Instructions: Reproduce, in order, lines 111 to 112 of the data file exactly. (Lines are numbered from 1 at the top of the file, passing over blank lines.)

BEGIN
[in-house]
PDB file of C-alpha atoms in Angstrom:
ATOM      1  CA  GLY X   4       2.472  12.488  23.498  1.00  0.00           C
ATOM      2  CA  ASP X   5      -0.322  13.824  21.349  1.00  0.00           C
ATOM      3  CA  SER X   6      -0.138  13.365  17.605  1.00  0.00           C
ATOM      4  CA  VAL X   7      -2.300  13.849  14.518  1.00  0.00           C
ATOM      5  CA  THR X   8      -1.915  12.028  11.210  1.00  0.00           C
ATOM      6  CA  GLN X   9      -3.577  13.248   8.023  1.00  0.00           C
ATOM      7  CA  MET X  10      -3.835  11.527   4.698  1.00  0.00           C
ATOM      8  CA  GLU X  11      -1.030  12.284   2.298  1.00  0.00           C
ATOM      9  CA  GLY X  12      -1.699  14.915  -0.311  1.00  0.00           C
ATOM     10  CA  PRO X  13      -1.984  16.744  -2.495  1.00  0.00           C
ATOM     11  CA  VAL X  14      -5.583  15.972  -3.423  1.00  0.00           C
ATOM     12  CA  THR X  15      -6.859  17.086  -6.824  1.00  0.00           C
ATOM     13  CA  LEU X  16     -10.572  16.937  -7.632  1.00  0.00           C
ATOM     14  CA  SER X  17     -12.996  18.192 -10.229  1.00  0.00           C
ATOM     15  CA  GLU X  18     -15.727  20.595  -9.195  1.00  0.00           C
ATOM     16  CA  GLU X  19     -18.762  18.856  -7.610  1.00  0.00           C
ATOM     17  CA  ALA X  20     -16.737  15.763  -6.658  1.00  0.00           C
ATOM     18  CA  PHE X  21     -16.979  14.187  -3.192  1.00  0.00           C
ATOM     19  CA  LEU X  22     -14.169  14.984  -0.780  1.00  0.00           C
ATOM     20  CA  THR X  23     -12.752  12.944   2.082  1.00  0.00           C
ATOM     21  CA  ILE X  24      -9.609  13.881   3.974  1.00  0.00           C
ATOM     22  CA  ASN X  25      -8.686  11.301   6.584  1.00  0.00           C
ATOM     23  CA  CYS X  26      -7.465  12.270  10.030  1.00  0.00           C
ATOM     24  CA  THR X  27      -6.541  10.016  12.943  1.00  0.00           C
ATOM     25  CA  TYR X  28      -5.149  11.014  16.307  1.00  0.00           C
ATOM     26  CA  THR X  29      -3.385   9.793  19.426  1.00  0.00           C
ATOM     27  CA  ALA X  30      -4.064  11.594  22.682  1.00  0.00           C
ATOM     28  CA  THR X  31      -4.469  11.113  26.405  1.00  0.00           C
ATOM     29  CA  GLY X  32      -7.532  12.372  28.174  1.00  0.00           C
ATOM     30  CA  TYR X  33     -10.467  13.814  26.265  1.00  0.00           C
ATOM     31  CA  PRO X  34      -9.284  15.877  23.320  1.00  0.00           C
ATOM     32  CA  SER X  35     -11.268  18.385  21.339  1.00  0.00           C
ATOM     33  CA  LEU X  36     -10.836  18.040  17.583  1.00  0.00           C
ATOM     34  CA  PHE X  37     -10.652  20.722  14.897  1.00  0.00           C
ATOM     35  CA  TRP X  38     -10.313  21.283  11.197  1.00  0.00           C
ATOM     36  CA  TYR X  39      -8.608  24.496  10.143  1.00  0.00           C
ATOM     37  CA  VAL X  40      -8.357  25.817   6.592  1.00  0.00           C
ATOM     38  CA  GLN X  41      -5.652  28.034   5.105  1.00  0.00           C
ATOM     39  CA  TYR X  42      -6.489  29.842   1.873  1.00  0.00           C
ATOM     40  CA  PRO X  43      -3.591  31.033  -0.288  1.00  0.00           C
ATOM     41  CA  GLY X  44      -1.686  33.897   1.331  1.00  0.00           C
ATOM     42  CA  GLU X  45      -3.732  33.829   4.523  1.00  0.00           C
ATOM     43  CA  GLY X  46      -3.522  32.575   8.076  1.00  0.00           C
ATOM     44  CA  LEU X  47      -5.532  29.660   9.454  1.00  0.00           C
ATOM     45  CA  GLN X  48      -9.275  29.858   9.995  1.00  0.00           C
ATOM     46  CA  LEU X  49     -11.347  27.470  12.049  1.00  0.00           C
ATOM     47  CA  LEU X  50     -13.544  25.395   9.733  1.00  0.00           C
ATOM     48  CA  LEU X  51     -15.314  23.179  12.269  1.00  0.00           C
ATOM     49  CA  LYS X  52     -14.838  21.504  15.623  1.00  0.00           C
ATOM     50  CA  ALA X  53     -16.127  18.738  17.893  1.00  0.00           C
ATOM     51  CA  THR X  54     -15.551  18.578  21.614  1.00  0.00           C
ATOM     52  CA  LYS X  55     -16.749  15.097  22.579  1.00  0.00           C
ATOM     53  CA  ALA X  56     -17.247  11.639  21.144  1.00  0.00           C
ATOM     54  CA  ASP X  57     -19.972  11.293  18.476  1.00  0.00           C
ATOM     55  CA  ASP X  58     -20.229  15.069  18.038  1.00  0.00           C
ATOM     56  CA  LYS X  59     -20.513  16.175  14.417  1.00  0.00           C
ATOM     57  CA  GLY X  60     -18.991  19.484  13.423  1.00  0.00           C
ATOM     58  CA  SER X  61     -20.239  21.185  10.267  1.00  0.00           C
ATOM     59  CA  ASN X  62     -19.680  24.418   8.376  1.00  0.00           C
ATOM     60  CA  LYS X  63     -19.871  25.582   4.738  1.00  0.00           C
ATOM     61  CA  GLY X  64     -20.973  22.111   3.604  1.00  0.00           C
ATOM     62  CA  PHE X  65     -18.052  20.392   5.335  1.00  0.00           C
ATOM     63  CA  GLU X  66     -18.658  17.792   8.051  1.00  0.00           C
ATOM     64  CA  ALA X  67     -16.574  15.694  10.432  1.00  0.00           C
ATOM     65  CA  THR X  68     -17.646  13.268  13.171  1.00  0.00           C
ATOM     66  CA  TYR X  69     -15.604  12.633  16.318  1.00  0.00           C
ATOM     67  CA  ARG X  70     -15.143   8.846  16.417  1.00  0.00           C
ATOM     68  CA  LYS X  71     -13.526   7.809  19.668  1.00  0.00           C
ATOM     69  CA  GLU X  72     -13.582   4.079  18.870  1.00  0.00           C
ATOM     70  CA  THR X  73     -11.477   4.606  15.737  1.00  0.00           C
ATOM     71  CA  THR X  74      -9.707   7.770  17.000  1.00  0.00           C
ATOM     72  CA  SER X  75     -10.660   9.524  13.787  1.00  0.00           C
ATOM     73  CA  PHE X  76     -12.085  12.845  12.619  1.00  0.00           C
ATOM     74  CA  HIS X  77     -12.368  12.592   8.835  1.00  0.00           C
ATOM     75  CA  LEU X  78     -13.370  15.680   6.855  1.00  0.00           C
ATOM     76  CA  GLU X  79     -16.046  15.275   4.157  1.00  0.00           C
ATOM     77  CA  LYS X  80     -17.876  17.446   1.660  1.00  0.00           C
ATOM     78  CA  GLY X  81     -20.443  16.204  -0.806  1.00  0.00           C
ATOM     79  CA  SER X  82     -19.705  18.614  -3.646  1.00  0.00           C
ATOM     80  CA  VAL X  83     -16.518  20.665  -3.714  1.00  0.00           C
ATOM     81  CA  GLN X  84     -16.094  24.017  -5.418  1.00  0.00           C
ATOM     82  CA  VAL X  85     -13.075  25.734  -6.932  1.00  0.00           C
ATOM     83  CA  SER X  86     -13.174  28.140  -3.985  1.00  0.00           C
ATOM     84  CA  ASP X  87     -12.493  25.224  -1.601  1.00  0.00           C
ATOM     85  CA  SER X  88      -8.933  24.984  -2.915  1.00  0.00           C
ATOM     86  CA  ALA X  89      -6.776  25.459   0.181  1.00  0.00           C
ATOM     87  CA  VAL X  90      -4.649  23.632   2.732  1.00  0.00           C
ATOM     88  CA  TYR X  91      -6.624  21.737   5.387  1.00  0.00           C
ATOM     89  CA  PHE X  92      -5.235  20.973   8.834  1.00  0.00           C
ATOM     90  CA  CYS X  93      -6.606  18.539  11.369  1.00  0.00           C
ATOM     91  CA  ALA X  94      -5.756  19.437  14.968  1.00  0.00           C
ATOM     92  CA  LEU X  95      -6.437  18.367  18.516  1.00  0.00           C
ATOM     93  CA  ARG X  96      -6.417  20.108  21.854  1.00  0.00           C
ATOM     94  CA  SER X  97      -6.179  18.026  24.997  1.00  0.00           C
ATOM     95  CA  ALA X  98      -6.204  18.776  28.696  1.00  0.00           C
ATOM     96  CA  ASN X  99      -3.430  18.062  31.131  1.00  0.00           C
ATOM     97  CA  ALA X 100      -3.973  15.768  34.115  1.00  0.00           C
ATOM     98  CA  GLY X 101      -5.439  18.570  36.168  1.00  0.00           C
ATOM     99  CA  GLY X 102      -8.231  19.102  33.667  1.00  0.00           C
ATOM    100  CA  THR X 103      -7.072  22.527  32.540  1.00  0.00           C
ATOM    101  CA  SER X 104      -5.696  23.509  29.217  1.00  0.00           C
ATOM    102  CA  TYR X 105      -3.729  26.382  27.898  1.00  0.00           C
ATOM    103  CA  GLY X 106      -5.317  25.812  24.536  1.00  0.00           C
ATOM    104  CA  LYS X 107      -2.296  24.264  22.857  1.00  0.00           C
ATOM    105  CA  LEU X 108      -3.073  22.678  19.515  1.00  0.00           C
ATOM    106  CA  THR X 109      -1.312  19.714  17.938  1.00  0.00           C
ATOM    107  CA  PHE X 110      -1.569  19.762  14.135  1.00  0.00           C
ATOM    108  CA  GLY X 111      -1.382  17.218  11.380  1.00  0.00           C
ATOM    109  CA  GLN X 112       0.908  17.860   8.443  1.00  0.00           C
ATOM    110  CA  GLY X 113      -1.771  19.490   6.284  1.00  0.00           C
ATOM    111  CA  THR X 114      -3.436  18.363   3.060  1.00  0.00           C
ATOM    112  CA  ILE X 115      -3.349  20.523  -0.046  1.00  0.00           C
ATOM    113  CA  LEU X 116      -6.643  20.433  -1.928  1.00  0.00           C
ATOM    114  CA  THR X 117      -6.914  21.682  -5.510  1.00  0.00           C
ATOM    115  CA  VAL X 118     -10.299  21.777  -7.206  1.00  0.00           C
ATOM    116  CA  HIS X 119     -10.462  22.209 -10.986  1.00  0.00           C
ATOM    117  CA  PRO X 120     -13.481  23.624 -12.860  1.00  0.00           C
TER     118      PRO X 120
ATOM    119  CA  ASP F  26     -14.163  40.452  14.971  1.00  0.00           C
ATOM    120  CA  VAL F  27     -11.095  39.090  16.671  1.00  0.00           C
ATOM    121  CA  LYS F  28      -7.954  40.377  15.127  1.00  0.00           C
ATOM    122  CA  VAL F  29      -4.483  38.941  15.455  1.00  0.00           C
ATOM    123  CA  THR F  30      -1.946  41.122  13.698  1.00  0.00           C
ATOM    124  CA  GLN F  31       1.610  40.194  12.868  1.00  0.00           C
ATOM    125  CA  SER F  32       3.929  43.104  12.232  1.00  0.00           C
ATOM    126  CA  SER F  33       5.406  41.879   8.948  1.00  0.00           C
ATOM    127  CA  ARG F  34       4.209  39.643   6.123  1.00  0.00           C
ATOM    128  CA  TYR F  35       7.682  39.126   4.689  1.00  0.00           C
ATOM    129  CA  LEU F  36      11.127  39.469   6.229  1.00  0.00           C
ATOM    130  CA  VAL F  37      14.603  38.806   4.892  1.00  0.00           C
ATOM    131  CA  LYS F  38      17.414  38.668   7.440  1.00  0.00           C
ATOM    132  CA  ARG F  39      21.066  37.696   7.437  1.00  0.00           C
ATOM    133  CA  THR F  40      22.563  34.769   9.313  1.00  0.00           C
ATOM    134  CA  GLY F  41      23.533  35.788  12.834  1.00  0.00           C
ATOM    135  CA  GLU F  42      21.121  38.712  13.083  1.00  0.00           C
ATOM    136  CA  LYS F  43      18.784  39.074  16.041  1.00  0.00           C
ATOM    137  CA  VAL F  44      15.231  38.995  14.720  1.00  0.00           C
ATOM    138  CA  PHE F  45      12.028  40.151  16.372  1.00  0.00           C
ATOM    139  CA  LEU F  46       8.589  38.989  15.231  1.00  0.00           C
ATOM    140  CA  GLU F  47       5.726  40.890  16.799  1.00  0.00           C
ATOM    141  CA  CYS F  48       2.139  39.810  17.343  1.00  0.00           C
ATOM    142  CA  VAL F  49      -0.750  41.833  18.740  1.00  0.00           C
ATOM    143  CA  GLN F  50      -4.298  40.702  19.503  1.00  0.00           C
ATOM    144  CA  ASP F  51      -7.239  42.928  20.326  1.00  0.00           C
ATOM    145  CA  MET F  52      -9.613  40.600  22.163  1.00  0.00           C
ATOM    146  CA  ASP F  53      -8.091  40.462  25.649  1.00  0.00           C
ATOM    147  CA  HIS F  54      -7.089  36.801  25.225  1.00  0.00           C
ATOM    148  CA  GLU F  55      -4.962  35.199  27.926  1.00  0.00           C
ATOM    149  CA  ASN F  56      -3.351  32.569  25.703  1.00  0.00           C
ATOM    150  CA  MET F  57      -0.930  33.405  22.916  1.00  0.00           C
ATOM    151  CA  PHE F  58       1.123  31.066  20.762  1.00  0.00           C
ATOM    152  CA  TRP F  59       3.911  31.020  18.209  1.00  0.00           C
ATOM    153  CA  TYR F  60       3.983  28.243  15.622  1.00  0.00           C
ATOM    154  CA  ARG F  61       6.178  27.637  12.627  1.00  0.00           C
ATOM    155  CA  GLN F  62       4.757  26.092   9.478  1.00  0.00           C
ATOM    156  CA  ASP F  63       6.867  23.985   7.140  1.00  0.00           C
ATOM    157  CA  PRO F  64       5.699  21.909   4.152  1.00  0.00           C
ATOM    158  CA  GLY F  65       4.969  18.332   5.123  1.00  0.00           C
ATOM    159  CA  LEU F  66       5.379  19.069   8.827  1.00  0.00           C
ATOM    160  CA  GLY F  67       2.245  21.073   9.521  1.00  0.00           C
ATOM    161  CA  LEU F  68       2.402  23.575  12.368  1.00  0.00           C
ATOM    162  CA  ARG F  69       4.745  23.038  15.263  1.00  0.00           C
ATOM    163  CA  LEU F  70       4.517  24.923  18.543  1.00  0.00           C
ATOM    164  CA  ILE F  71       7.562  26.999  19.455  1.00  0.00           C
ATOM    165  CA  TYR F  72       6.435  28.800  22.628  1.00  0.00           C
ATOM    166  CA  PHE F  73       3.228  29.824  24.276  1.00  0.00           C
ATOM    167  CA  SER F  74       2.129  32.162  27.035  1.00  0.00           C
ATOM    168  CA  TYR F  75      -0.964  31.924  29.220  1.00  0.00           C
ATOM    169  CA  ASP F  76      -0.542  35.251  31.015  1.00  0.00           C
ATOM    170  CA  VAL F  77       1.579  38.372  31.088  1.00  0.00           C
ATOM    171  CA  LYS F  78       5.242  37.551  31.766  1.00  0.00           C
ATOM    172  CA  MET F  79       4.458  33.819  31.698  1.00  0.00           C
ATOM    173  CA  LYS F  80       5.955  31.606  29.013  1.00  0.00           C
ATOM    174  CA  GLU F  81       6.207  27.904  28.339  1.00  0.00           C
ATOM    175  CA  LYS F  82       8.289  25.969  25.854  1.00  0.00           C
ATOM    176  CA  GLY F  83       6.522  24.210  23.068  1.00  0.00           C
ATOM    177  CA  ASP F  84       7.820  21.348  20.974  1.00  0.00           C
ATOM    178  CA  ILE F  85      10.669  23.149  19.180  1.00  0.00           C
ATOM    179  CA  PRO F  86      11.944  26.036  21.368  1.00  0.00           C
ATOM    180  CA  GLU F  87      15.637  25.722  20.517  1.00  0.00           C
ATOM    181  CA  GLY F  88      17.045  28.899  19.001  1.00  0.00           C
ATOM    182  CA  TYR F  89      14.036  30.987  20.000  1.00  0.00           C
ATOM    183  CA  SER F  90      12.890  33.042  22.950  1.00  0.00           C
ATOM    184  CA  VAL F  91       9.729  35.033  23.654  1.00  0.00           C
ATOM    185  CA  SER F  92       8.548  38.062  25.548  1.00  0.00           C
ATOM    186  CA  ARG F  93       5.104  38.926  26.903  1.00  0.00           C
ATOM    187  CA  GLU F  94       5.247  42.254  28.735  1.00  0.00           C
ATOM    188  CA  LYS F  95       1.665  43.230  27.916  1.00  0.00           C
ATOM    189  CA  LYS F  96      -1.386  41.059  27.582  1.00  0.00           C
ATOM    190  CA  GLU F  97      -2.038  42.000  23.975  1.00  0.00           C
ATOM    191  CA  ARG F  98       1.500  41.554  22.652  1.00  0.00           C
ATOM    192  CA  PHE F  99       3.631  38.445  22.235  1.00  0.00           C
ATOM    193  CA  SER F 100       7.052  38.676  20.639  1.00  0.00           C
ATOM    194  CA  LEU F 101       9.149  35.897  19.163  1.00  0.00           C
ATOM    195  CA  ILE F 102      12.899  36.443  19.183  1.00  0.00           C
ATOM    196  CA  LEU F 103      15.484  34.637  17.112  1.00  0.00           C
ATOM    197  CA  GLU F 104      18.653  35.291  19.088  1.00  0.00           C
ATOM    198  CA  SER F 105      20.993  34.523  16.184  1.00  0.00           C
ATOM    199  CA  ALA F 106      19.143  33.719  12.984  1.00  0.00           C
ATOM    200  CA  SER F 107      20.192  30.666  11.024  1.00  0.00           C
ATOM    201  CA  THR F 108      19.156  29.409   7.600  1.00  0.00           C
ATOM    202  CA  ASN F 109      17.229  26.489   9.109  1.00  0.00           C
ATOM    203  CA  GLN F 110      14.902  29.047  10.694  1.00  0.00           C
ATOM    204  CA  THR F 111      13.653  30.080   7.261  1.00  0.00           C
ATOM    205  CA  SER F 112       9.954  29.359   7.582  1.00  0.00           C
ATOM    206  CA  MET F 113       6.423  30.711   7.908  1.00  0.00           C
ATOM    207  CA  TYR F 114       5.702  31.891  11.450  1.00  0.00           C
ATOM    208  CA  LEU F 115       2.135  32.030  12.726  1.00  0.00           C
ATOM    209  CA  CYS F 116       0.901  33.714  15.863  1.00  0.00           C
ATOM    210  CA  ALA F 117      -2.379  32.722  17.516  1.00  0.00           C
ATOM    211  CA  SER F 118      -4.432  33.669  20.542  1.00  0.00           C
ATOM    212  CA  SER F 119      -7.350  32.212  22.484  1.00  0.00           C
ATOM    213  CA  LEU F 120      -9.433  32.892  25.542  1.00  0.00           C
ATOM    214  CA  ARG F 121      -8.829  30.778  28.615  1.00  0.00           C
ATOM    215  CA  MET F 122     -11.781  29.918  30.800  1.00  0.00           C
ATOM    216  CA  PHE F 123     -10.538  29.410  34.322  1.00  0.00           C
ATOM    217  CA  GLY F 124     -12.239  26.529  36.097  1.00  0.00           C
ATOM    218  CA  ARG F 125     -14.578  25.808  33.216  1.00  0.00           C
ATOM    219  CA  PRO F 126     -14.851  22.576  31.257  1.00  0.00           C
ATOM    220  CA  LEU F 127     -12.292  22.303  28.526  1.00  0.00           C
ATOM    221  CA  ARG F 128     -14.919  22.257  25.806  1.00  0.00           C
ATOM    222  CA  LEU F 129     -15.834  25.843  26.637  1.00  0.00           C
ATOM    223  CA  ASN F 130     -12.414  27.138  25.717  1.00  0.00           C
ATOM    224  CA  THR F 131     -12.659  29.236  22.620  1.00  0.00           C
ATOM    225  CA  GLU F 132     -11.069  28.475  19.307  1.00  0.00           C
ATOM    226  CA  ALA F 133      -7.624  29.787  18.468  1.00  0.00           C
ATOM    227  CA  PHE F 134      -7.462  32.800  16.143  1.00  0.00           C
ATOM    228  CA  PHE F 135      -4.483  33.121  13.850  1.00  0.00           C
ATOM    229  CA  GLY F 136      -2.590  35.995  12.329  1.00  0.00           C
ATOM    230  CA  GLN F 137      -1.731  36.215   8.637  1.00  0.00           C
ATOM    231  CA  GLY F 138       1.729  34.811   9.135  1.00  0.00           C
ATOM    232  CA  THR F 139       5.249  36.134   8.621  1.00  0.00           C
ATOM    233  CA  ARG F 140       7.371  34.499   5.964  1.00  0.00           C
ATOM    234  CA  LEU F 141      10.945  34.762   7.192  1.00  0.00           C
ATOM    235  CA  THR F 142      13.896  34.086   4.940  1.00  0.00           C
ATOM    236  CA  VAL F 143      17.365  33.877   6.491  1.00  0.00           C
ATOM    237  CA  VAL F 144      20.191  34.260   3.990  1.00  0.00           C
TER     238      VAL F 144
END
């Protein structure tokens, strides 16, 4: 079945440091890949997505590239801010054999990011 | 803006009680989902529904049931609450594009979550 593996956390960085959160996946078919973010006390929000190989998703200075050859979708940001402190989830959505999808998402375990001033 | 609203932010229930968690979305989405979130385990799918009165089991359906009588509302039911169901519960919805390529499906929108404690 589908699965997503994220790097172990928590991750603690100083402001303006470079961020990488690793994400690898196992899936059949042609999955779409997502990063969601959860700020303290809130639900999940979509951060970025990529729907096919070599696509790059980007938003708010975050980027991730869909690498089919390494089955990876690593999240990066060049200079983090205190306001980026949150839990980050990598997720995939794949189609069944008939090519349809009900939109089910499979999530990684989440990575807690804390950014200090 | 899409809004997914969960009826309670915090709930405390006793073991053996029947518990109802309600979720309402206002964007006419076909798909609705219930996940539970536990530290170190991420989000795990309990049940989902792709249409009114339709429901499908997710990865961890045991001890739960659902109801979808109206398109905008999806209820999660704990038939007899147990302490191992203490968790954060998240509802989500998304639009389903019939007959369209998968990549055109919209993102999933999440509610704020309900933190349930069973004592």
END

ATOM    109  CA  GLN X 112       0.908  17.860   8.443  1.00  0.00           C
ATOM    110  CA  GLY X 113      -1.771  19.490   6.284  1.00  0.00           C